The word malpractice means bad practice. In a professional setting (such as medical malpractice or legal malpractice) it means that a person with a professional license has been negligent and such negligence was a cause of a personal injury or damages to you.
Malpractice or bad practice is not to be confused with bad outcome. If, for instance, you hire a lawyer to file a lawsuit for you and you lose the lawsuit that is obviously a bad outcome. If your lawyer handled your lawsuit in a professional, non-negligent manner, then the lawyer did not commit malpractice. On the other hand, if you lost your lawsuit because your lawyer failed to gather evidence, subpoena witnesses, or otherwise failed to properly present your case, you may have a claim against your lawyer for malpractice. The same is true for physicians. As patients, we see physicians to receive treatment for a health problem; the treatment may be taking prescribed medications or undergoing surgery. Our physician may do everything possible to address our health problems yet we may remain uncured or we may even be made worse. In such a case, the physician who does what is required will not be held liable even if there is a bad outcome.
Doing what is required is called meeting the standard of care. The standard of care is not a vague, esoteric legal concept; it applies to every one of us in everything we do. As we approach a school zone, for instance, the standard of care applicable to every one driving a vehicle on the road is to slow down so that we are traveling no more than 15 mph as we enter the school zone. If we are stopped in an intersection, waiting to make a left turn, the standard of care requires us to wait for all oncoming traffic to clear and to make the turn only when it is safe to do so. For all of us, generally, the standard of care can be defined as that which a reasonably prudent person would do under the same or similar circumstances. By substituting the word professional for the word person makes the foregoing definition fit (i.e. the standard of care is that which a reasonably prudent professional would do under the same or similar circumstances).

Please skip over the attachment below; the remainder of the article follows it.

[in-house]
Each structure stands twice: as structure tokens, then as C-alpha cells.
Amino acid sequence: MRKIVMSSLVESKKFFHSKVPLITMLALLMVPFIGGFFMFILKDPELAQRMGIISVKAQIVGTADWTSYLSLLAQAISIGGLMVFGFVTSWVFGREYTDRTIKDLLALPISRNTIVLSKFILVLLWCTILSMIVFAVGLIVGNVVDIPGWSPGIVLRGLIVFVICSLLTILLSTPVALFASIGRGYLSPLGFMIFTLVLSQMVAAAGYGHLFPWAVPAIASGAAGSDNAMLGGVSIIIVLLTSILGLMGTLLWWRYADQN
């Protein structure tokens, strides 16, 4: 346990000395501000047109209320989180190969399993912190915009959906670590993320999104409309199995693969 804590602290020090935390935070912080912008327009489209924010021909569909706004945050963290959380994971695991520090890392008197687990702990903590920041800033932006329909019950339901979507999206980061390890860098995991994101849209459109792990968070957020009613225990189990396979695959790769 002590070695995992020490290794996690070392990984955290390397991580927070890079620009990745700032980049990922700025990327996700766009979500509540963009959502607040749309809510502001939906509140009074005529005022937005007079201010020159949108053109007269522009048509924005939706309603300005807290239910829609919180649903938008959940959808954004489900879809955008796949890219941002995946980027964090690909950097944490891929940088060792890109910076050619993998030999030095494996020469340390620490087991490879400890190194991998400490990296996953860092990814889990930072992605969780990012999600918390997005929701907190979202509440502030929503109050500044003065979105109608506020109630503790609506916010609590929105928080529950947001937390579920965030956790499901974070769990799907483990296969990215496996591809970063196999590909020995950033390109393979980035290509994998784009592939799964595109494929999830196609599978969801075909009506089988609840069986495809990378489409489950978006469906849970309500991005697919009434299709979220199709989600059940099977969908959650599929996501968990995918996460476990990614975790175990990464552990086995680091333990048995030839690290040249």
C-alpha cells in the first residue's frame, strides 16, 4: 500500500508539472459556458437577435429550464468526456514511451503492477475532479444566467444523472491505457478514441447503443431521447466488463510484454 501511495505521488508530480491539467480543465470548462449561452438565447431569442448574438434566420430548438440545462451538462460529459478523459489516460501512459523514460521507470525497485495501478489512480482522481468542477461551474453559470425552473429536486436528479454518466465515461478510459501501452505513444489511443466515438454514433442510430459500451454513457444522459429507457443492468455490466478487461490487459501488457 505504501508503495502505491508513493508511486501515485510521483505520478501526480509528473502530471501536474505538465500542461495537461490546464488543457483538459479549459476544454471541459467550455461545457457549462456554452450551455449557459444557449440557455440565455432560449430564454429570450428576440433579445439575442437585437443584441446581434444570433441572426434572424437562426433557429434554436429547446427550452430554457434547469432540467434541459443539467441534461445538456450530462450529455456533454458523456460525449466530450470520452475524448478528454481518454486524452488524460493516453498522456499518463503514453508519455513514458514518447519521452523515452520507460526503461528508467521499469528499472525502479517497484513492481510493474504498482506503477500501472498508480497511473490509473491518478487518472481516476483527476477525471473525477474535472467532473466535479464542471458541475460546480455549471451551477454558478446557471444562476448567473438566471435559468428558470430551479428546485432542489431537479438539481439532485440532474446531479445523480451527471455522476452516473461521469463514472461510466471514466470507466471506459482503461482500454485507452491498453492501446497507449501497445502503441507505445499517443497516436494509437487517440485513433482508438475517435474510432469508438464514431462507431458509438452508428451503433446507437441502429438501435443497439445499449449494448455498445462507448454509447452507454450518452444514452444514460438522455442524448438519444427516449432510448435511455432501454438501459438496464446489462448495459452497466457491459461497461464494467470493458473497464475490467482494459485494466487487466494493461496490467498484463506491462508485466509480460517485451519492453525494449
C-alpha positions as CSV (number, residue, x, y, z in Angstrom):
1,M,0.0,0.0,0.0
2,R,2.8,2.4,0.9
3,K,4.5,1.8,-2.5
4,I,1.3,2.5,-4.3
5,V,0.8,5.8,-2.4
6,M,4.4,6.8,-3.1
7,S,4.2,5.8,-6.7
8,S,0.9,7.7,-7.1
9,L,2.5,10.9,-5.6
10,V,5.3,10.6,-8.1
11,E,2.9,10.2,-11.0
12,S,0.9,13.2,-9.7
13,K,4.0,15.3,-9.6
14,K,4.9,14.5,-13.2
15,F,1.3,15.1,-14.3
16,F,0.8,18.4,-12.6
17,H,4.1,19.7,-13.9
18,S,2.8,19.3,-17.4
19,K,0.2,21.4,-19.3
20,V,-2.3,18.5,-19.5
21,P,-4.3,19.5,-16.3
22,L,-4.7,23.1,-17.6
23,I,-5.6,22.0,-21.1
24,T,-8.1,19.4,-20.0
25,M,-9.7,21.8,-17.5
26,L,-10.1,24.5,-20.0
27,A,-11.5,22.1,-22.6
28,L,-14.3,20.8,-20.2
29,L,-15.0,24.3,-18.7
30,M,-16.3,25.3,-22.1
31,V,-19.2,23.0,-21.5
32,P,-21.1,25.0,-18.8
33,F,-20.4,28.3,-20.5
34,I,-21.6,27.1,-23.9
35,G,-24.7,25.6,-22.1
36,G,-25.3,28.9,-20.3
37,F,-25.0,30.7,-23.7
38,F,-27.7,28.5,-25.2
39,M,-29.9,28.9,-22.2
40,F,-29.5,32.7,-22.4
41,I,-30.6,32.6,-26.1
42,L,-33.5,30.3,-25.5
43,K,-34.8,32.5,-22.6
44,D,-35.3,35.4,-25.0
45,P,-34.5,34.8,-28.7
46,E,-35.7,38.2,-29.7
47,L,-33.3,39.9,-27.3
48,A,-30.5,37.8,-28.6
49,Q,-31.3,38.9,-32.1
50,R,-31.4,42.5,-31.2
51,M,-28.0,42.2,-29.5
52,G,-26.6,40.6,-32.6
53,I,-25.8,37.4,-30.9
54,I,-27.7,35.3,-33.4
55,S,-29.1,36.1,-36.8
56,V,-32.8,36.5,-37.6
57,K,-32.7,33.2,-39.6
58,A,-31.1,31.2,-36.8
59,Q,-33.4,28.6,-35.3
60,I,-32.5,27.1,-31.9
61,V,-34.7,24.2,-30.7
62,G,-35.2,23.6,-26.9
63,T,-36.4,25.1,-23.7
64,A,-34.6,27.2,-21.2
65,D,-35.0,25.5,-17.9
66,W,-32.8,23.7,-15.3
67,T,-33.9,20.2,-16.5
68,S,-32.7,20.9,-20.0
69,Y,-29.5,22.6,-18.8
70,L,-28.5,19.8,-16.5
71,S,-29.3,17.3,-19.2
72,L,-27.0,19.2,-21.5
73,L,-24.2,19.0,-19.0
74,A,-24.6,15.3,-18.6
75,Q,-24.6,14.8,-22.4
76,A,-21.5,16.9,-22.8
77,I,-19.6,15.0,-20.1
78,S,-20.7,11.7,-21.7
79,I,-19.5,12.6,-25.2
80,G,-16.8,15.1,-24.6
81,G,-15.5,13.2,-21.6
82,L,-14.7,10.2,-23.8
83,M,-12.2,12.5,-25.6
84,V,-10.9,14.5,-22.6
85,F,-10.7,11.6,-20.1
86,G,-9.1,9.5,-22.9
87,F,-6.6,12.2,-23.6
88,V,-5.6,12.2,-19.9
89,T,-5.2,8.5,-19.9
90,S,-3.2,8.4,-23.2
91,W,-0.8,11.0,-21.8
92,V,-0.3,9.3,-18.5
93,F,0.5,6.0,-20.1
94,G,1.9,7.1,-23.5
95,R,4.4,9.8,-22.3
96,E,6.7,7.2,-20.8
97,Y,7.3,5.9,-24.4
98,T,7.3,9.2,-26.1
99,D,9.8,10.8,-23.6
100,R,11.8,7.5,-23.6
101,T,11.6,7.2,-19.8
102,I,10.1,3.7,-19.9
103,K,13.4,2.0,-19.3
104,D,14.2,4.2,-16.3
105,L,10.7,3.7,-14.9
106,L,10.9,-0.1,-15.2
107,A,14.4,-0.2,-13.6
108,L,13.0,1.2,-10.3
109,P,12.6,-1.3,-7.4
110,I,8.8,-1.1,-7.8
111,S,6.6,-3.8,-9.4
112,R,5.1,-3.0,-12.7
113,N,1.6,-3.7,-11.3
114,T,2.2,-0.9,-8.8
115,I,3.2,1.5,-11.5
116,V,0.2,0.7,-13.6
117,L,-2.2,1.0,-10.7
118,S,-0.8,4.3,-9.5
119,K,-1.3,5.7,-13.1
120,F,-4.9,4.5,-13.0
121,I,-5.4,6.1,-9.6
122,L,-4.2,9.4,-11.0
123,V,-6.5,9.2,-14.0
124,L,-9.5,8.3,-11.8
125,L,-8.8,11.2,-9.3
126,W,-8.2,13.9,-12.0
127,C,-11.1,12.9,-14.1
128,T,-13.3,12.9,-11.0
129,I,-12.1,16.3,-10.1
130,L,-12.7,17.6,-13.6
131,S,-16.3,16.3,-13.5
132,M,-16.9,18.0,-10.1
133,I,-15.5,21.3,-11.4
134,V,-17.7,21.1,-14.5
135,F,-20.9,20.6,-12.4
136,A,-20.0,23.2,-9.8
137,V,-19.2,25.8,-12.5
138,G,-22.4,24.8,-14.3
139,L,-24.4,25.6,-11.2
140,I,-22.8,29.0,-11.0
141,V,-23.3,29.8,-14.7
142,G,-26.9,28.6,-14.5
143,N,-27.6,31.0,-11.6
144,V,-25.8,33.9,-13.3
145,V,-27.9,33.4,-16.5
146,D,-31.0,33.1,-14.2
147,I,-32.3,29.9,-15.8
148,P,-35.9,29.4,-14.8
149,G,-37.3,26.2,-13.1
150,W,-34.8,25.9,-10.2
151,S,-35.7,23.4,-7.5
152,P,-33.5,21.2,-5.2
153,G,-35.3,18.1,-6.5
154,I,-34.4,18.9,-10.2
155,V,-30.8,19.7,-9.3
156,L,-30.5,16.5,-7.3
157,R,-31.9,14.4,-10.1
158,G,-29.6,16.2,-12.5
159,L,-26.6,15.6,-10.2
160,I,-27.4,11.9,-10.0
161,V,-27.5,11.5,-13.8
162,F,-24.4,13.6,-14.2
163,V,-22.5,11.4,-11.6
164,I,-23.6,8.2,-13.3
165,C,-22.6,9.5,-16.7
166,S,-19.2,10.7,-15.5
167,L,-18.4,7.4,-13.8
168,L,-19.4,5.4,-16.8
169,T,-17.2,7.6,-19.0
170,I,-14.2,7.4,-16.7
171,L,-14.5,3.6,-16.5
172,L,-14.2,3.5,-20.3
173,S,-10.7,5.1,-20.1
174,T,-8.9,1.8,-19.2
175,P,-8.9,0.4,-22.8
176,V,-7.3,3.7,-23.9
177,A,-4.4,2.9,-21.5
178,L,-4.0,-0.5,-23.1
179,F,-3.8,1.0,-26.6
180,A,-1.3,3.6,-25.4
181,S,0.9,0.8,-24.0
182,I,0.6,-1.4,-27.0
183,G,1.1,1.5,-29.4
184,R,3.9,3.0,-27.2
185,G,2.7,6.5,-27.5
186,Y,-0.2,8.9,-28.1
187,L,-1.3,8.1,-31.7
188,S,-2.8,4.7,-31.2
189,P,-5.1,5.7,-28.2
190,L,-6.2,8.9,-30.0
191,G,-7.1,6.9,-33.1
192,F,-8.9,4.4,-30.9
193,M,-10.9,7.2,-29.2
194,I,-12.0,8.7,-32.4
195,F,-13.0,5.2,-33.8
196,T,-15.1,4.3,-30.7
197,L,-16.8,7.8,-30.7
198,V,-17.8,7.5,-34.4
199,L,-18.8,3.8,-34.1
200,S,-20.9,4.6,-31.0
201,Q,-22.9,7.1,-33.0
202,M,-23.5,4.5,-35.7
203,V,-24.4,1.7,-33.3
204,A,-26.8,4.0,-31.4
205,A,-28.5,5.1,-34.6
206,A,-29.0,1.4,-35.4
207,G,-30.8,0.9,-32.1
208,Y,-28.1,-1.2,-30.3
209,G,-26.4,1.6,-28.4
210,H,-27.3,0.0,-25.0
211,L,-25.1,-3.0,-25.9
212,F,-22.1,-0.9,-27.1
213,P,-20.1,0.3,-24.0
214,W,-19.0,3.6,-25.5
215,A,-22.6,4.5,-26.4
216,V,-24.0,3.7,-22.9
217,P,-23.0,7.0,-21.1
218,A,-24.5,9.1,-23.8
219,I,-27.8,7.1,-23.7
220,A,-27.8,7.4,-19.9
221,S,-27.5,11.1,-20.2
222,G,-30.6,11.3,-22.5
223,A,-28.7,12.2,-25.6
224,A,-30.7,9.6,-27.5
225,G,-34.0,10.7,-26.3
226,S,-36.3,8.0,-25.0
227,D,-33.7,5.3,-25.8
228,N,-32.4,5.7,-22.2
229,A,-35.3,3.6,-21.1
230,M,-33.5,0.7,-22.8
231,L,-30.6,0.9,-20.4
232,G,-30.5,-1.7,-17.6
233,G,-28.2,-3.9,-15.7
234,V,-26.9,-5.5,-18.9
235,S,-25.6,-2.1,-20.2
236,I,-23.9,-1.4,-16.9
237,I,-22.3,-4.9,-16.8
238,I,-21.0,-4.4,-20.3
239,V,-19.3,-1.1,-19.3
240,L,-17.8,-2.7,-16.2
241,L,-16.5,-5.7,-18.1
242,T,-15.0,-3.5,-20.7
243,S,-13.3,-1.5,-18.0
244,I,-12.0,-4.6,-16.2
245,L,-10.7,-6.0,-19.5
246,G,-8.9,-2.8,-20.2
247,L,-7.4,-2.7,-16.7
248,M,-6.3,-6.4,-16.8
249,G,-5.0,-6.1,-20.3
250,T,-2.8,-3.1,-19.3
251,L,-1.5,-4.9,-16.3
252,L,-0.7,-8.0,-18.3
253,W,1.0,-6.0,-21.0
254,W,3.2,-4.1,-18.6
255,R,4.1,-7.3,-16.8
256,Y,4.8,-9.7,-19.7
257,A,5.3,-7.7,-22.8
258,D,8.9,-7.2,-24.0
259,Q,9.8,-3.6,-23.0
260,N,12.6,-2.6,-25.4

While we all know what the standard of care is when we’re driving a vehicle or doing most of life’s activities, we do not know what the standard of care is regarding the duties owed by a professional whether a doctor, lawyer, engineer, accountant, or any other professional. We must then look to members of the same profession to establish the standard of care. To know what a reasonably prudent professional would do under the same or similar circumstances, we would have to ask a professional to assume those circumstances and render an opinion as to whether or not the professional in question met the standard of care. To maintain a lawsuit against a professional, an injured person must prove not only what the standard of care is but that the professional fell below or breached the standard of care and the person’s injuries or damages were a result of that breach. This is not a simple task and if you believe you may have been the victim of professional malpractice, I encourage you to discuss your potential case with an experienced malpractice lawyer.
Just as it is true that not every bad outcome results from a bad practice it is true that malpractice does occur and clients or patients are injured by the malpractice. At Clarke Law Offices, I welcome the opportunity to speak with you about your potential malpractice claim.